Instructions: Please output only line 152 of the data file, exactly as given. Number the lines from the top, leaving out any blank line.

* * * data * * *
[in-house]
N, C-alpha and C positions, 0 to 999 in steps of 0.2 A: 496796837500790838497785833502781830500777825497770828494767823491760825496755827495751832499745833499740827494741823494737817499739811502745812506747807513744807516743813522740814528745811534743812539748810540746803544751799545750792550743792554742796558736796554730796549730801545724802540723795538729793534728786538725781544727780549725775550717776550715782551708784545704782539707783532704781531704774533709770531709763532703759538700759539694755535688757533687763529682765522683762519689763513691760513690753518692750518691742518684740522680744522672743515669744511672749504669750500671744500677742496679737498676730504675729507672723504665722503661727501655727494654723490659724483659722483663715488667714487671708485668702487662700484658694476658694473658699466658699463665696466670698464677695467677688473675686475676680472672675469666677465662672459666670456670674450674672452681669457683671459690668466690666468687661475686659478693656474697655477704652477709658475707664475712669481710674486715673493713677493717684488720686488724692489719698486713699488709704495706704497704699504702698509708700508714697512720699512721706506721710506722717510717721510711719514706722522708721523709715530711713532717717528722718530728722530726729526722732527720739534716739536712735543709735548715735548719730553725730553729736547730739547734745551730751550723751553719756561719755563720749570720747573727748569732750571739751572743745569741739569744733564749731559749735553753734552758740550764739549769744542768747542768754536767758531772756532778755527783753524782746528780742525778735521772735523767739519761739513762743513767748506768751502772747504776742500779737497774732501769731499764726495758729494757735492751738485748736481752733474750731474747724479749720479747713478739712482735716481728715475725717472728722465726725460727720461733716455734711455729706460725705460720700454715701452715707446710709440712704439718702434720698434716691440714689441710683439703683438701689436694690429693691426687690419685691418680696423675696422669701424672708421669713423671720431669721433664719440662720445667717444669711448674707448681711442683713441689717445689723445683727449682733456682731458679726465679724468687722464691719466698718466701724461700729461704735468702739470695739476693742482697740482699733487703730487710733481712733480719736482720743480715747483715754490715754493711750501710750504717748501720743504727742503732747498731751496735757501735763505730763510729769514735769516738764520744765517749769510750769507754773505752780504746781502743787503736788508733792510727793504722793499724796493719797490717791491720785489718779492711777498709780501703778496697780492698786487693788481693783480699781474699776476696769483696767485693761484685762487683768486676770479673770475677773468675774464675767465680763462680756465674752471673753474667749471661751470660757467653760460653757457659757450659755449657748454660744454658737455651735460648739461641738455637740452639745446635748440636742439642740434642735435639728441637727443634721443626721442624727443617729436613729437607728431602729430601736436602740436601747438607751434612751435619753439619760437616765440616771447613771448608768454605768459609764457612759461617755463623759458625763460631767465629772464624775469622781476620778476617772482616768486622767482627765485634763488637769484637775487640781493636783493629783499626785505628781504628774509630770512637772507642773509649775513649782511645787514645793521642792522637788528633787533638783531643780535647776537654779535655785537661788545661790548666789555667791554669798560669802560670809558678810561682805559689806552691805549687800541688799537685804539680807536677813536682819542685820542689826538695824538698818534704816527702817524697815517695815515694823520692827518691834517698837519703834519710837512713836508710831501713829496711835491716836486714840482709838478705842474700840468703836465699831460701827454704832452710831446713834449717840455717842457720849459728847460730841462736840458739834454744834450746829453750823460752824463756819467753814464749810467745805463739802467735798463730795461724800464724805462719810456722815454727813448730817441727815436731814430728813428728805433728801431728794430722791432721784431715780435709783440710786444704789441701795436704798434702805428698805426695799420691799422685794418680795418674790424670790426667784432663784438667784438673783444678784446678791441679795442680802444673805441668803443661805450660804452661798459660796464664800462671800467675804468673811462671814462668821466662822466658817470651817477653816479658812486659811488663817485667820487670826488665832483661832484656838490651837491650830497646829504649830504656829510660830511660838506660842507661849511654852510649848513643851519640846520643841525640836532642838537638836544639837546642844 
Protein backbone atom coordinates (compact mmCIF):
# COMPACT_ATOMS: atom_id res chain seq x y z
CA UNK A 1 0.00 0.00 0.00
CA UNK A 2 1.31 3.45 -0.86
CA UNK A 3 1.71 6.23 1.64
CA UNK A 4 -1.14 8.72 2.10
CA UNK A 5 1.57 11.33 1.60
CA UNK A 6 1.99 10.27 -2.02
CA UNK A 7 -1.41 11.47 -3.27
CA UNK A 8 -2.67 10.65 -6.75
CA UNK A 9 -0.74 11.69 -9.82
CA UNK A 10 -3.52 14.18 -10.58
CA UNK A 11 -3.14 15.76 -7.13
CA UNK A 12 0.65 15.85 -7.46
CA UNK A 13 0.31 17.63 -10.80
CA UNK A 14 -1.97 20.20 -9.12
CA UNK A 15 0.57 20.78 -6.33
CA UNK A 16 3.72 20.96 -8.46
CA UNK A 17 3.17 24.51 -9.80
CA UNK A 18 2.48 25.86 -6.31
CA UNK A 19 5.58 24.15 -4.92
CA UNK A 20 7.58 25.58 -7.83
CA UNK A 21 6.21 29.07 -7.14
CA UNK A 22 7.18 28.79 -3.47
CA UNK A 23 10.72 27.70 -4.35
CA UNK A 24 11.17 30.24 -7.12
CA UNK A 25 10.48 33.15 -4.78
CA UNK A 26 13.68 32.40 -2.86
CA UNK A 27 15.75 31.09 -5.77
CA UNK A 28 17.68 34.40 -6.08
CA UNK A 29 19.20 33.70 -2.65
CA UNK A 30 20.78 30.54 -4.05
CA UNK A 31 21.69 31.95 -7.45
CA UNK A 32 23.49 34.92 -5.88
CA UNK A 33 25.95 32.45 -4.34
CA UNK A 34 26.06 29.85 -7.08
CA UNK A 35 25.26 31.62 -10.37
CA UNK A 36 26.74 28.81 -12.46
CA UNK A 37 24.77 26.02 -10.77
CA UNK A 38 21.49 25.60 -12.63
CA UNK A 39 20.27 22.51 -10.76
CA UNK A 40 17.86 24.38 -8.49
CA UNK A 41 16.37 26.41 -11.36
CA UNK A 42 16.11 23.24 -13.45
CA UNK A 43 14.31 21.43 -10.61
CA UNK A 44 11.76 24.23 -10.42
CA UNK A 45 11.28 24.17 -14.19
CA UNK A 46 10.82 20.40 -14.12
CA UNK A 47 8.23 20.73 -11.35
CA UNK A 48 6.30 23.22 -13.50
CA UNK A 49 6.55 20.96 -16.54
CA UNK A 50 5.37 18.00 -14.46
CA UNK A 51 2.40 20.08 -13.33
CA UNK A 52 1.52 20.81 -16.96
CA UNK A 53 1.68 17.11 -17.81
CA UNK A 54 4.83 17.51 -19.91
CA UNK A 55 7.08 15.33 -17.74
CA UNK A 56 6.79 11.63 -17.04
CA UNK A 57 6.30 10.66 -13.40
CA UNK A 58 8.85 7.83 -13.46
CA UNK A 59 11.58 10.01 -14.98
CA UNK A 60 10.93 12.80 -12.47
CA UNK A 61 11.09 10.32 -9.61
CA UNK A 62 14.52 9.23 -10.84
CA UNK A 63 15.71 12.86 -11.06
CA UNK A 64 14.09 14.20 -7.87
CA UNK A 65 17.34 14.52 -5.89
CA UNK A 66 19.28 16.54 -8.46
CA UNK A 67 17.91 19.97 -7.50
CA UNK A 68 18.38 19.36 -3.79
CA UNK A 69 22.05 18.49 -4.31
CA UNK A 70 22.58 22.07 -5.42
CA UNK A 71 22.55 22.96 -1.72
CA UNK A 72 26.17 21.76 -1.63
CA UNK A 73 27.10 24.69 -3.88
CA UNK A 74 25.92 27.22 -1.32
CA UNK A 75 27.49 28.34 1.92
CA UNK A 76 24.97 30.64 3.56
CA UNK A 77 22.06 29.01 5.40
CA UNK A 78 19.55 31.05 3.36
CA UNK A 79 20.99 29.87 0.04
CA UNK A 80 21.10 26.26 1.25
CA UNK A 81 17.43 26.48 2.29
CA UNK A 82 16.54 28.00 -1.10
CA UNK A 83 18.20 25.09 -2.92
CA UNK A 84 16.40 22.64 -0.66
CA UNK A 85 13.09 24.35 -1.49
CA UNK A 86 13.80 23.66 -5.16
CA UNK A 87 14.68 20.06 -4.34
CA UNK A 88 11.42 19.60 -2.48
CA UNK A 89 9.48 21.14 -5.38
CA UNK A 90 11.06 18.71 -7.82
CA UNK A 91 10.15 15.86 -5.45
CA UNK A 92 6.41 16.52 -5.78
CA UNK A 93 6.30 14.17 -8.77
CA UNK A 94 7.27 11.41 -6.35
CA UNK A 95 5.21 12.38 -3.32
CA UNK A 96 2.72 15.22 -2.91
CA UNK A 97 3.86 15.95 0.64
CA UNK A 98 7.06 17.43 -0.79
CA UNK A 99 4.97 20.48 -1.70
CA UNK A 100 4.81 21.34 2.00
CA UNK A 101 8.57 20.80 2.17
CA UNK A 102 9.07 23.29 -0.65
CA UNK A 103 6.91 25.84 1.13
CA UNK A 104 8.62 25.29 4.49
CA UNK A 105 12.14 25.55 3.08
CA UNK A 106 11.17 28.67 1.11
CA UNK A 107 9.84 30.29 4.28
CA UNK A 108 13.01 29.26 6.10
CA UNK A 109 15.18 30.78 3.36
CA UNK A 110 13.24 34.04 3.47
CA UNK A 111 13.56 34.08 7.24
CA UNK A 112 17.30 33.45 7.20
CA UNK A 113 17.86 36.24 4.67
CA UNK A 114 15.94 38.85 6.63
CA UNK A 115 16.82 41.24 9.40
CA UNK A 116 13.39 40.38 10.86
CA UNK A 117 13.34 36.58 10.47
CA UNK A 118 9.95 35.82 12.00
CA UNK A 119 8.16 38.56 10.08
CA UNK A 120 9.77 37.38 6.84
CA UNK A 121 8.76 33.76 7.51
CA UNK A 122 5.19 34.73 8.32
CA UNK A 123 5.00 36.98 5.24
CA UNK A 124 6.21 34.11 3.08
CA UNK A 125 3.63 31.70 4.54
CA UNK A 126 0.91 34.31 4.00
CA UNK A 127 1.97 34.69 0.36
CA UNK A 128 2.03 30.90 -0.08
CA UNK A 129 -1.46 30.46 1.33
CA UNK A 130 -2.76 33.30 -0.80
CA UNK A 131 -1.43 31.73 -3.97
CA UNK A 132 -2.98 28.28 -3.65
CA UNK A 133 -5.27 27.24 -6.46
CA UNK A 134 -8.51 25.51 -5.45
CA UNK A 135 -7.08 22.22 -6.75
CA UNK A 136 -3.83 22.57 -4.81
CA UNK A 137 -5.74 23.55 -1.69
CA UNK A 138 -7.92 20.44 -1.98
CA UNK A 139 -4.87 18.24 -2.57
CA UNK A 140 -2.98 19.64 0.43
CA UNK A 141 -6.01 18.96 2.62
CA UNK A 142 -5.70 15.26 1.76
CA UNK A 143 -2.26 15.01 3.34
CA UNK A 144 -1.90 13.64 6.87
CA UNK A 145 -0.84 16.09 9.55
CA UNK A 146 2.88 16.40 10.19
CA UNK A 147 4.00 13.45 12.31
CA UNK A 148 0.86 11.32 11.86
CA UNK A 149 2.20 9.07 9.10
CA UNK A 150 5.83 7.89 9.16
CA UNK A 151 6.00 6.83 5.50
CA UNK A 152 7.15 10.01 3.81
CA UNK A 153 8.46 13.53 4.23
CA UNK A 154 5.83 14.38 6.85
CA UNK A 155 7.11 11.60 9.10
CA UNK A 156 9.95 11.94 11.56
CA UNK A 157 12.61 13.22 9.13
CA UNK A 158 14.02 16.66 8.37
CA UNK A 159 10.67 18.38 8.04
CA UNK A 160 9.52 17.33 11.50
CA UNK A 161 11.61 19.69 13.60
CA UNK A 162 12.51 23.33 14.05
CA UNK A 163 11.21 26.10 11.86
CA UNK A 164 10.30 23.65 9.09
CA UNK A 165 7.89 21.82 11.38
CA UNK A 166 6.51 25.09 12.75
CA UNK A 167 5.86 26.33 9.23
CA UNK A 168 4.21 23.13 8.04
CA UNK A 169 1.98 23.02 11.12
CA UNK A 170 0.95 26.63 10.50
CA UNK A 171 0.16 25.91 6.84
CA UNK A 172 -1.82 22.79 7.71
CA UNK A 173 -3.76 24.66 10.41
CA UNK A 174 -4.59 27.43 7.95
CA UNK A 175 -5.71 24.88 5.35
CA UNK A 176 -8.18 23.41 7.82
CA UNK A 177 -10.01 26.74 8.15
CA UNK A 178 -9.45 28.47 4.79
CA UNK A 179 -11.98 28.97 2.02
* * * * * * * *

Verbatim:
CA UNK A 148 0.86 11.32 11.86